Coping Challenges: Body Shaming vs Negative Body Image

Trigger warning: Please take care of yourself and only read if as long as you feel safe/comfortable

Objectification

For most of my life, I’ve been objectified.  First as chattel, then as a sexual vessel, a soldier, a toy, an extension of my mother, a skinny girl/woman, a curvy/feminine/sexy object, a doormat, a “nice girl”, delicate, weak, etc.  People looked at me, listened to my voice, and made assumptions.  Hardly anyone ever took me seriously, and someone always tried to take advantage.

Years of therapy and spending time with positive, supportive people have helped me realize I am more than an object.  Part of my recovery is changing the objectification into a positive sense of self – including positive body image and healthy self-esteem – where people see me first instead of my body.   I used to think that body shaming and negative self-image was only connected to my eating disorder.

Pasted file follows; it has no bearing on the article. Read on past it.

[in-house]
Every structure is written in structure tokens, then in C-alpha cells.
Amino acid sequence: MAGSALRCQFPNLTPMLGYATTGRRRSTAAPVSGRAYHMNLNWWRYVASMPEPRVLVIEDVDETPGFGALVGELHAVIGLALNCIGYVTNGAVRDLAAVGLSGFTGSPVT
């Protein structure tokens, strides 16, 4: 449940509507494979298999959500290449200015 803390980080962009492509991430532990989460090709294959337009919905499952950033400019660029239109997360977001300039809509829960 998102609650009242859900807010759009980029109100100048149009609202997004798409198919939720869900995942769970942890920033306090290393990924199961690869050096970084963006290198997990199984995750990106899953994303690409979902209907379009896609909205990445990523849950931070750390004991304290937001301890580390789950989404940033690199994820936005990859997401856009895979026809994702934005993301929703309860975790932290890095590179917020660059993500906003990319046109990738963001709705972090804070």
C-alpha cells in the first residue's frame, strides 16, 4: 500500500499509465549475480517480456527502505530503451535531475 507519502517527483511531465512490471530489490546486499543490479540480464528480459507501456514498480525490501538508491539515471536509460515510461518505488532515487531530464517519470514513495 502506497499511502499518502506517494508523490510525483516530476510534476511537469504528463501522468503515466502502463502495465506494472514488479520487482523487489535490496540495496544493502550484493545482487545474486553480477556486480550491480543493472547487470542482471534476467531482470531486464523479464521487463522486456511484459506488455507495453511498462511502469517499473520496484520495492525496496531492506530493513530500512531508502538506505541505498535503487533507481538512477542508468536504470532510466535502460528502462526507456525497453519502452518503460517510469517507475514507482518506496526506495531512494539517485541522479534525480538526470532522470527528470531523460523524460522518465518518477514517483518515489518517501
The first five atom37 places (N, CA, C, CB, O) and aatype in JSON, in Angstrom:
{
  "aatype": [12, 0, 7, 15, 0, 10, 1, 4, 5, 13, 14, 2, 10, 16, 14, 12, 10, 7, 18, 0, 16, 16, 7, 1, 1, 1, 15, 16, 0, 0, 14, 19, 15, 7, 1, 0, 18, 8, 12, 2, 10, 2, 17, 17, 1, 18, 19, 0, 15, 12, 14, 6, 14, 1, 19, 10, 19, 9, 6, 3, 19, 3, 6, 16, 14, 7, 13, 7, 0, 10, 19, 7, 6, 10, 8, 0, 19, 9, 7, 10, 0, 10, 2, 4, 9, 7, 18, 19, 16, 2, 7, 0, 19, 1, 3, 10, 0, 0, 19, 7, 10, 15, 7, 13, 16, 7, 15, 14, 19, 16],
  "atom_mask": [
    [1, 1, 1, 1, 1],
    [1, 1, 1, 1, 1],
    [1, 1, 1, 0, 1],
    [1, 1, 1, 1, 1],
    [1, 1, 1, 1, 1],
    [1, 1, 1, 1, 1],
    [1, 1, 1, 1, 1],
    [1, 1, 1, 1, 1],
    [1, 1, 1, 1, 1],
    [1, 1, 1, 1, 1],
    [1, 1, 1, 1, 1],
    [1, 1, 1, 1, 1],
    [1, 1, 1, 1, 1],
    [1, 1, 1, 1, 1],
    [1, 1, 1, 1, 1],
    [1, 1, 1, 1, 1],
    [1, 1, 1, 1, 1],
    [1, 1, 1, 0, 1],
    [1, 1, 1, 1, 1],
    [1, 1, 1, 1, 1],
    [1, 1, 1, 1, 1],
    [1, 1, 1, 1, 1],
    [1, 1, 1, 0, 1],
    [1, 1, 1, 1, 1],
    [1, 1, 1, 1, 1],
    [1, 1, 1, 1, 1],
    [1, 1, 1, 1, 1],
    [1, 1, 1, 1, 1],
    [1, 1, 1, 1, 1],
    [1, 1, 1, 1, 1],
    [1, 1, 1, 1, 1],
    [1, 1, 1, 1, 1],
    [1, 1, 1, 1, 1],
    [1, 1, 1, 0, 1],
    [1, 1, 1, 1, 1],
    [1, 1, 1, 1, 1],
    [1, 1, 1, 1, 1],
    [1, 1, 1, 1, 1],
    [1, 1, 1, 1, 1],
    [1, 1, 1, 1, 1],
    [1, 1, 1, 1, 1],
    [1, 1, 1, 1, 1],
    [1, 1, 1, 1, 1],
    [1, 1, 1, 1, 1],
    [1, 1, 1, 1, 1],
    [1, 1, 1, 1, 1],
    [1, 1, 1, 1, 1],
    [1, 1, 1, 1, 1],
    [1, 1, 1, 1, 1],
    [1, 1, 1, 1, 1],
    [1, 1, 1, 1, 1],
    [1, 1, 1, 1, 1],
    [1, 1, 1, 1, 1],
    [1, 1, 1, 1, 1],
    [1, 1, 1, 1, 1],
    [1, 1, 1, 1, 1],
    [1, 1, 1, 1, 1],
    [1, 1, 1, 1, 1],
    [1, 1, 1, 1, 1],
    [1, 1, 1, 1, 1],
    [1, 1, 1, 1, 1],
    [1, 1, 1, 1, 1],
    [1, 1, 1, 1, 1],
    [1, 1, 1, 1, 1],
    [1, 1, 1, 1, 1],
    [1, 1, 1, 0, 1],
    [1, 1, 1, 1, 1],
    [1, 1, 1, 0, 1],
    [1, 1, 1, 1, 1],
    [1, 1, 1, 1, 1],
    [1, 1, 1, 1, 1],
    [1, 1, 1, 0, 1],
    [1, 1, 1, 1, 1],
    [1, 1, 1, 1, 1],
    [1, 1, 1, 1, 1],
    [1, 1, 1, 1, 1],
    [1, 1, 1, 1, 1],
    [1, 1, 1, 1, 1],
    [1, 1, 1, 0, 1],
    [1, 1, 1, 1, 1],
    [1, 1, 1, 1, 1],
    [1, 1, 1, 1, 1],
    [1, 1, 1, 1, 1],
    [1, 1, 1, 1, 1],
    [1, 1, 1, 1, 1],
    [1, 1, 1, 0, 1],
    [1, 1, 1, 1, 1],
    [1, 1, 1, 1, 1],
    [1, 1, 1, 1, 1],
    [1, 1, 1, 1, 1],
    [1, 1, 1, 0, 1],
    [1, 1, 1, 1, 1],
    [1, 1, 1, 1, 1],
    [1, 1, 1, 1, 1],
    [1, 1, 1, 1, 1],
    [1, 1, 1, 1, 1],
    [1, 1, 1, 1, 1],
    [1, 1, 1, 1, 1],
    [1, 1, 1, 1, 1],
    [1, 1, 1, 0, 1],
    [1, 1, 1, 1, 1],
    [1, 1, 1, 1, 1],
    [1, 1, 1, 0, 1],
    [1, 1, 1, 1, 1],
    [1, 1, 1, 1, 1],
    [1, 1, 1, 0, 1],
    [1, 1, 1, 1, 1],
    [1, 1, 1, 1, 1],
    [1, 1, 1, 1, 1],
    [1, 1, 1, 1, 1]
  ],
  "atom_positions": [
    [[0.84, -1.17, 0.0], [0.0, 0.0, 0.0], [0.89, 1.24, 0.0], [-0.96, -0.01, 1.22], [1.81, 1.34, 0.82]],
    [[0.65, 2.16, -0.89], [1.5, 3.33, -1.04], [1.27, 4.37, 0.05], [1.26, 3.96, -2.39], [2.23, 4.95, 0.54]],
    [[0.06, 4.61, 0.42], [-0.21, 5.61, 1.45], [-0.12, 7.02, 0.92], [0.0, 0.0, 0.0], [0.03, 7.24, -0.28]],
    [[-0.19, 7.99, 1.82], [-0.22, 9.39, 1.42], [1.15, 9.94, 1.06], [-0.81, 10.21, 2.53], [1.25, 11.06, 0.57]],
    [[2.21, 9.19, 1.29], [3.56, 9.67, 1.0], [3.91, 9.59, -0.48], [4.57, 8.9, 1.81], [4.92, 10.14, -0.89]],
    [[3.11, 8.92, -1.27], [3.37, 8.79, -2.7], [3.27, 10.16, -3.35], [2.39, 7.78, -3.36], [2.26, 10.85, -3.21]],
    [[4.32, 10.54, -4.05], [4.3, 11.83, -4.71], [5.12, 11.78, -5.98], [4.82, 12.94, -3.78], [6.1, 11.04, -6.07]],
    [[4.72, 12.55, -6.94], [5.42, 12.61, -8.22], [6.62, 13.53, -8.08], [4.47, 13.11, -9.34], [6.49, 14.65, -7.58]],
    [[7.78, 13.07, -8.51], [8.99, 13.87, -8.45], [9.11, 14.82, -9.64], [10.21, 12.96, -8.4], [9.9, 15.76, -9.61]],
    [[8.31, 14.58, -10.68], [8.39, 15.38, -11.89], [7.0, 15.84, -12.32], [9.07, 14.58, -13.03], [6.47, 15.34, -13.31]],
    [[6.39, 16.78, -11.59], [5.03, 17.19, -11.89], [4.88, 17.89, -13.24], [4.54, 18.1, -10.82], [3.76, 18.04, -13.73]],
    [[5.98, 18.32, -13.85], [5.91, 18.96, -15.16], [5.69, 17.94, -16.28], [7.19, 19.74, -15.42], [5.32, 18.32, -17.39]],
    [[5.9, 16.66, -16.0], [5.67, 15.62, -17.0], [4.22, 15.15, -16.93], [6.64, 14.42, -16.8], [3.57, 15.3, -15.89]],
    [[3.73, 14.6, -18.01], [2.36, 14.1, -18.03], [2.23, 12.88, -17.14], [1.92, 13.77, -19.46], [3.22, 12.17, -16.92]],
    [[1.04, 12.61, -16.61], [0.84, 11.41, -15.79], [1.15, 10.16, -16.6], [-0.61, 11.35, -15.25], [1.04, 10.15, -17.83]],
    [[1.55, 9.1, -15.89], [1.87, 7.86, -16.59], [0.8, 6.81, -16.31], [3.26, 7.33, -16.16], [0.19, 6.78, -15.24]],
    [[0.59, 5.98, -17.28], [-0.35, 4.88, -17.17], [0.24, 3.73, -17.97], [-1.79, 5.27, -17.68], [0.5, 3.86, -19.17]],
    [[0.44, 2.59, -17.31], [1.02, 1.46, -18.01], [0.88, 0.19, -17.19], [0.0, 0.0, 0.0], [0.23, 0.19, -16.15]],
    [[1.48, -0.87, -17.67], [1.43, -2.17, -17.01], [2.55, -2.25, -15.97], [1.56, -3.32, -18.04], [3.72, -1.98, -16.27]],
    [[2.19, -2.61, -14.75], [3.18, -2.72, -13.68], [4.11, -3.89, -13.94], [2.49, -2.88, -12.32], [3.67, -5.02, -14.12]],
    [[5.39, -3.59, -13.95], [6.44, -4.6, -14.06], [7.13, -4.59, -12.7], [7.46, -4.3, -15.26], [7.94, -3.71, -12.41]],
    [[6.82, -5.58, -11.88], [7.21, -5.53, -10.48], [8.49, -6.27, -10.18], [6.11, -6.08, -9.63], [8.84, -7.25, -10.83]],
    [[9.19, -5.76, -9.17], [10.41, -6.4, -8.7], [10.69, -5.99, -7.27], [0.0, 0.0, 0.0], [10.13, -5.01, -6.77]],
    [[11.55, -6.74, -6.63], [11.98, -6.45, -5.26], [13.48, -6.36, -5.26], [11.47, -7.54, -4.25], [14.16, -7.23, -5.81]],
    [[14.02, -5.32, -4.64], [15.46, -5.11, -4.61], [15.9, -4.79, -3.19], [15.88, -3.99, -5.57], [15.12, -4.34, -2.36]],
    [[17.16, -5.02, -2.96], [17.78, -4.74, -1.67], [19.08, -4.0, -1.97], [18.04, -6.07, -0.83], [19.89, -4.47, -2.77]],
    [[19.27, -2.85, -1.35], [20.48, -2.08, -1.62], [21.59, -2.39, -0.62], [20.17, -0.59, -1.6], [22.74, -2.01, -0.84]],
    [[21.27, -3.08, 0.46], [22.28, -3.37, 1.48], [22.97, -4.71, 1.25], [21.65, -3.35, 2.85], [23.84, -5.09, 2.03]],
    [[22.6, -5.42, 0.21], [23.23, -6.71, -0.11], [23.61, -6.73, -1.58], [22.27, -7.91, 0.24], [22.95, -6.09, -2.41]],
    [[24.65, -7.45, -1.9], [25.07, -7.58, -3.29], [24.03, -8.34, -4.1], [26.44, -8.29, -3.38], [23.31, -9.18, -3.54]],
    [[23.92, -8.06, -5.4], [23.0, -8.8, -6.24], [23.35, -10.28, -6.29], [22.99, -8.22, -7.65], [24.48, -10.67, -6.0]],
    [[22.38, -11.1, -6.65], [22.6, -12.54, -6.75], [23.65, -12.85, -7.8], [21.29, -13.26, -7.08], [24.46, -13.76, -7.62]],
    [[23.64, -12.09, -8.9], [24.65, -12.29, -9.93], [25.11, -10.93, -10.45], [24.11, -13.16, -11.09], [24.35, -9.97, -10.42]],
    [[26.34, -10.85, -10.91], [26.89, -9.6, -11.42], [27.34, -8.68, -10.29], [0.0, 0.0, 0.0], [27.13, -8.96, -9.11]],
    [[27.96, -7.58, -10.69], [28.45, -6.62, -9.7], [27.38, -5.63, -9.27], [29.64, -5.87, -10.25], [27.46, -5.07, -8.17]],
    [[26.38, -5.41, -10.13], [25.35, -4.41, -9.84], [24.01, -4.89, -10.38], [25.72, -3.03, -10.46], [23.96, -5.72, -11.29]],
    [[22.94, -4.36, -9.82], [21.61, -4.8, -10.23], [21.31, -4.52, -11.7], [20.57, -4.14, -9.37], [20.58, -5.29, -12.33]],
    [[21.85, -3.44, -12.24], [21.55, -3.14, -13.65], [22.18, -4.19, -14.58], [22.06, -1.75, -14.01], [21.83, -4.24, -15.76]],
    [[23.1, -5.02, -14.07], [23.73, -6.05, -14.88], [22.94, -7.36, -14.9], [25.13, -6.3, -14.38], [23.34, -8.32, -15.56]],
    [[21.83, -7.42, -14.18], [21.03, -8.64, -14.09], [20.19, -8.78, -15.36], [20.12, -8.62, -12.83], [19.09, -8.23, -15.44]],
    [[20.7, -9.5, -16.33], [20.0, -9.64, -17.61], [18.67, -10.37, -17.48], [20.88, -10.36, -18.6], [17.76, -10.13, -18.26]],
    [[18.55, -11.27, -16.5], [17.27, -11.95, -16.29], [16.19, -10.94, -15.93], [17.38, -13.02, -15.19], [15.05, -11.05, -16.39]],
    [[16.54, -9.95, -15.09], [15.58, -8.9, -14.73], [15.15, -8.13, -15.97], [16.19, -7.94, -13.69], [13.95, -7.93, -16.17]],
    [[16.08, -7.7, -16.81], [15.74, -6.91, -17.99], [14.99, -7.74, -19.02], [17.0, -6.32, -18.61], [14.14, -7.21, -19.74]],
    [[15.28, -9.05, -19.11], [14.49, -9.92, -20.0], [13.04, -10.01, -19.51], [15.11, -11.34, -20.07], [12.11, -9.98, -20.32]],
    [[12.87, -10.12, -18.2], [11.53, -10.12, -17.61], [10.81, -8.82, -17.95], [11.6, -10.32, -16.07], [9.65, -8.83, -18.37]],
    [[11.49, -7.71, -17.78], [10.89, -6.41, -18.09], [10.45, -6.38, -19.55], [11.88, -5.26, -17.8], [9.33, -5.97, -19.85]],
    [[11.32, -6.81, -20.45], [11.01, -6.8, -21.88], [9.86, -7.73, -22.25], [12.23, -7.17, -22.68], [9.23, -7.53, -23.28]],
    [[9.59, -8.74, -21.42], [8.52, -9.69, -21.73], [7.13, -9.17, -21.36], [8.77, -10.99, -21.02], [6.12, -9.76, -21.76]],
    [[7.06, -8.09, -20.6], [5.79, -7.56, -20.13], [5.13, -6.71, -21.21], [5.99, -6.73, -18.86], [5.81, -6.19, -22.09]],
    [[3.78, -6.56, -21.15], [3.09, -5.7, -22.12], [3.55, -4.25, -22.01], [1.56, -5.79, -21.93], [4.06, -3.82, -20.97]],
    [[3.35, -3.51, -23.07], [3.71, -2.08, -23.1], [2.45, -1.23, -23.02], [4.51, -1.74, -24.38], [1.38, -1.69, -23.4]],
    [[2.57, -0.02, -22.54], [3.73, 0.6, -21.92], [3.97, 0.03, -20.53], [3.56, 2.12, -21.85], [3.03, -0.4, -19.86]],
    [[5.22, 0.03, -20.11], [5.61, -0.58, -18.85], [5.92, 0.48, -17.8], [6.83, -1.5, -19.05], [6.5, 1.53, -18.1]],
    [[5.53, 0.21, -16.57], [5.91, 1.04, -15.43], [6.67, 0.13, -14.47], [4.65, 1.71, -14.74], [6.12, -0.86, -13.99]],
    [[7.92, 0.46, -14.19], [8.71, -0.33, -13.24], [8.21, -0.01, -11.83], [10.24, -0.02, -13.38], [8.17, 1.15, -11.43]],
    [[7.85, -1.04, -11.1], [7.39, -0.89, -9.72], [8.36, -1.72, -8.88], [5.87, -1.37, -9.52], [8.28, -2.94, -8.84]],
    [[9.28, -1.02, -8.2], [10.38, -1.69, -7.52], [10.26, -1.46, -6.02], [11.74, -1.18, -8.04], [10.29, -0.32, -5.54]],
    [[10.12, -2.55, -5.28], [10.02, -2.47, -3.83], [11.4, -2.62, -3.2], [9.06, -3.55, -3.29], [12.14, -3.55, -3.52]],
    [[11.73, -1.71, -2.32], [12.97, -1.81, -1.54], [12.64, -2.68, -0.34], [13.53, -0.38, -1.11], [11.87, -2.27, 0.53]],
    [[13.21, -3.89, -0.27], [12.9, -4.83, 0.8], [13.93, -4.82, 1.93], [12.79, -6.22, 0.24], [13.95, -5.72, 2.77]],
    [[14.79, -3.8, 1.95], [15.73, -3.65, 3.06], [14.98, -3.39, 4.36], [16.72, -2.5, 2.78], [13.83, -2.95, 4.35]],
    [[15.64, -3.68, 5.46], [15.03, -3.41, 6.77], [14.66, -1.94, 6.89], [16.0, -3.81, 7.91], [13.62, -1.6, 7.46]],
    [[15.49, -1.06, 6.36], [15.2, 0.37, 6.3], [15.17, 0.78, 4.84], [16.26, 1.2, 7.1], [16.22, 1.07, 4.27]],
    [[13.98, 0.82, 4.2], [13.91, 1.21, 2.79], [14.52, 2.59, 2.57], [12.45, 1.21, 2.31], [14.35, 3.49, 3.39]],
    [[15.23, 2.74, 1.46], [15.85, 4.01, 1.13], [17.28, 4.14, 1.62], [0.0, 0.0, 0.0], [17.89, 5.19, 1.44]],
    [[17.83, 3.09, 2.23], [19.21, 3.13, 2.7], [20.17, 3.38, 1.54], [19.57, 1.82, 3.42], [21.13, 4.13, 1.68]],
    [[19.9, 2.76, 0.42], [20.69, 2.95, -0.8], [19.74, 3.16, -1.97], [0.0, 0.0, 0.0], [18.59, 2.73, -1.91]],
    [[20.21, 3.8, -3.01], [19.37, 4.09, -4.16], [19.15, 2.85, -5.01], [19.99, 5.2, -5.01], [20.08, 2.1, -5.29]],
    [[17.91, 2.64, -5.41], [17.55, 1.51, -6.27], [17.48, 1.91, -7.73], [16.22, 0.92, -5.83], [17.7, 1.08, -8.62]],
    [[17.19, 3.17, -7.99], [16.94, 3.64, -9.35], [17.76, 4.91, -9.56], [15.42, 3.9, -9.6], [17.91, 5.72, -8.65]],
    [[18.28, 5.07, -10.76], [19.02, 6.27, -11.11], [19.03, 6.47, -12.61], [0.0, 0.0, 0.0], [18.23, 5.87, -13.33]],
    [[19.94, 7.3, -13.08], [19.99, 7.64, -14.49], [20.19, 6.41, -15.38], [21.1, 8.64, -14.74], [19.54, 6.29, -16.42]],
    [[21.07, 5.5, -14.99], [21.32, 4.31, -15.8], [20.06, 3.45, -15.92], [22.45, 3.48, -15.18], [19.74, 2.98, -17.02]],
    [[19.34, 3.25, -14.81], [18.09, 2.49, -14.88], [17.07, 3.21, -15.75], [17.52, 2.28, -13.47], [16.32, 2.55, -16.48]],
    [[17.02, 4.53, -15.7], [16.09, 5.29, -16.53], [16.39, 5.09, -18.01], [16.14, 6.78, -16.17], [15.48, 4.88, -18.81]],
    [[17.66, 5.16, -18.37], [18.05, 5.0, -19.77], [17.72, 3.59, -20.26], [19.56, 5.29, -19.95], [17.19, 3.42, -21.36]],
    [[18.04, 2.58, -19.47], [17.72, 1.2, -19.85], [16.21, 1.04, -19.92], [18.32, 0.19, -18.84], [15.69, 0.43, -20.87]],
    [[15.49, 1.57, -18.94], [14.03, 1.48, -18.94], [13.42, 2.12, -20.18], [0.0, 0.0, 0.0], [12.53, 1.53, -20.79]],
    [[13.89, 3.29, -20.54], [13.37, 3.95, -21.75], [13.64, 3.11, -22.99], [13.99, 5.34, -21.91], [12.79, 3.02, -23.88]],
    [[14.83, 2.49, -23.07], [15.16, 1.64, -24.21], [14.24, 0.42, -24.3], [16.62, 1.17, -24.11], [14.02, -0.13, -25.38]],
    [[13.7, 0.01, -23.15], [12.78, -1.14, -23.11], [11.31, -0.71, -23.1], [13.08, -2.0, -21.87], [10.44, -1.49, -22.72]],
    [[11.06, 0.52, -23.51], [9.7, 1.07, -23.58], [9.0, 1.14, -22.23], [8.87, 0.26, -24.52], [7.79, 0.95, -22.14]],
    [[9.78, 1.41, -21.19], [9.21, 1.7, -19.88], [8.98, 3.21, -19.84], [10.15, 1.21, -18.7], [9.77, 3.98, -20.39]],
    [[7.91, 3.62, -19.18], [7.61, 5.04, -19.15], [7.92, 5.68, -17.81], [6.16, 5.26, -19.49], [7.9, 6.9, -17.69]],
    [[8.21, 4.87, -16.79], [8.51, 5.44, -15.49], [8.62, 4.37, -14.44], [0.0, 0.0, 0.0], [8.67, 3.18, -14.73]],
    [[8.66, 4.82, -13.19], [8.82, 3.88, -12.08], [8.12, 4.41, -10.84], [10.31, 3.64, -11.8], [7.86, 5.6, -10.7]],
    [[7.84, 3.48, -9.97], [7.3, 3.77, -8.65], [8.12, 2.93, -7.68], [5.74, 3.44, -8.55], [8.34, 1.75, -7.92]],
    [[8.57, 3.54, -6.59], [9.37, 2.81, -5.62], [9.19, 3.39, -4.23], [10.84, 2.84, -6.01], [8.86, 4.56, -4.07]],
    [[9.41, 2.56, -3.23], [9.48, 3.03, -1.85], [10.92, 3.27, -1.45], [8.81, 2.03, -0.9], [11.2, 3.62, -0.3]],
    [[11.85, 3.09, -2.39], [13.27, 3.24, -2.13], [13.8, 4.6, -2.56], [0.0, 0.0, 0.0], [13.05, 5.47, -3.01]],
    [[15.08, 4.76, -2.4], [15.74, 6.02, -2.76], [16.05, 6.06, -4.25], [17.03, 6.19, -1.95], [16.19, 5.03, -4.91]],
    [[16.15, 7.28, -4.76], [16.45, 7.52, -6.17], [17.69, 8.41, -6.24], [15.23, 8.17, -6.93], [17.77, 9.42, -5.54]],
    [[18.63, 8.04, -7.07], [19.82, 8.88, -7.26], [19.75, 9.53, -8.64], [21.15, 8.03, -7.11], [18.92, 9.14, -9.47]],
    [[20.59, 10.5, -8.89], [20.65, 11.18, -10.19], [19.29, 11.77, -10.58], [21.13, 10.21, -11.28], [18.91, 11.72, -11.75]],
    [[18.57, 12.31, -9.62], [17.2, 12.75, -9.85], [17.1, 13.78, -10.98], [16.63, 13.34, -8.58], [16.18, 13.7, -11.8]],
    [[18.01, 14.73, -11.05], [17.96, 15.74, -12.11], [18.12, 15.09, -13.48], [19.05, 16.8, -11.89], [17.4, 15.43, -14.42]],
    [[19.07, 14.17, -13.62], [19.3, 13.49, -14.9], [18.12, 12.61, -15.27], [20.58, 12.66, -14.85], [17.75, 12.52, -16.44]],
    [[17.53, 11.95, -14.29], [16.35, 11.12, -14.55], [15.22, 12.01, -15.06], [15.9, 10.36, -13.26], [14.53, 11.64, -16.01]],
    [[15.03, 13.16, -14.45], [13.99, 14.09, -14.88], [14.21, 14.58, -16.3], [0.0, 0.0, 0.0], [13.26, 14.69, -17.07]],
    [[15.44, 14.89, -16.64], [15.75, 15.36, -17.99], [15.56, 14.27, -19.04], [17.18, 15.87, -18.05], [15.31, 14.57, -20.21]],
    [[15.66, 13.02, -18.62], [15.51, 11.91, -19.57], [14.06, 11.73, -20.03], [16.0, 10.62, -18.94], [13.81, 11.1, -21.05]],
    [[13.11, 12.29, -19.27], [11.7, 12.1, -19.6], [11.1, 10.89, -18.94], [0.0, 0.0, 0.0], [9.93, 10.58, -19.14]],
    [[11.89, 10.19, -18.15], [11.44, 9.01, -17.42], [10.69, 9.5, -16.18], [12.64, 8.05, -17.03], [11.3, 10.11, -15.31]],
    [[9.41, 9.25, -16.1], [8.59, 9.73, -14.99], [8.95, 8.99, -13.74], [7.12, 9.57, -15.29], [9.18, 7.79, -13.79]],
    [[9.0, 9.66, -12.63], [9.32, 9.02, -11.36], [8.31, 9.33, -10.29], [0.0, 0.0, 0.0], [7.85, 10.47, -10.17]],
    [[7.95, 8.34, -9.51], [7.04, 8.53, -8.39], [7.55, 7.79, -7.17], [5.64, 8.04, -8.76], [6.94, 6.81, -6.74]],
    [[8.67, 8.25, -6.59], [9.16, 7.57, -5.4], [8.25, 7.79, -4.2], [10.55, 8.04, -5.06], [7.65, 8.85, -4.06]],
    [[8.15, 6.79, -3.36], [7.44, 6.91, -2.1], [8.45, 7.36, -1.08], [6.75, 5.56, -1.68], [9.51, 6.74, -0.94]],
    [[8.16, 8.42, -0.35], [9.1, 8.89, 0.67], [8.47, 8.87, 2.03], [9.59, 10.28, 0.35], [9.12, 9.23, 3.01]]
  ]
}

Now I know the truth.

That a negative body image and body shaming are separate, but related issues and do not always have anything to do with an eating disorder.

Negative Body Image

I used to hate my body, my face, my appearance.   I blamed my face and body shape as the reason for past traumatic experiences.  So I hurt myself – starvation, self-harm, compulsive exercising, not sleeping, making myself sick, reckless/dangerous activities, not caring for physical or mental health – often and in various ways for decades.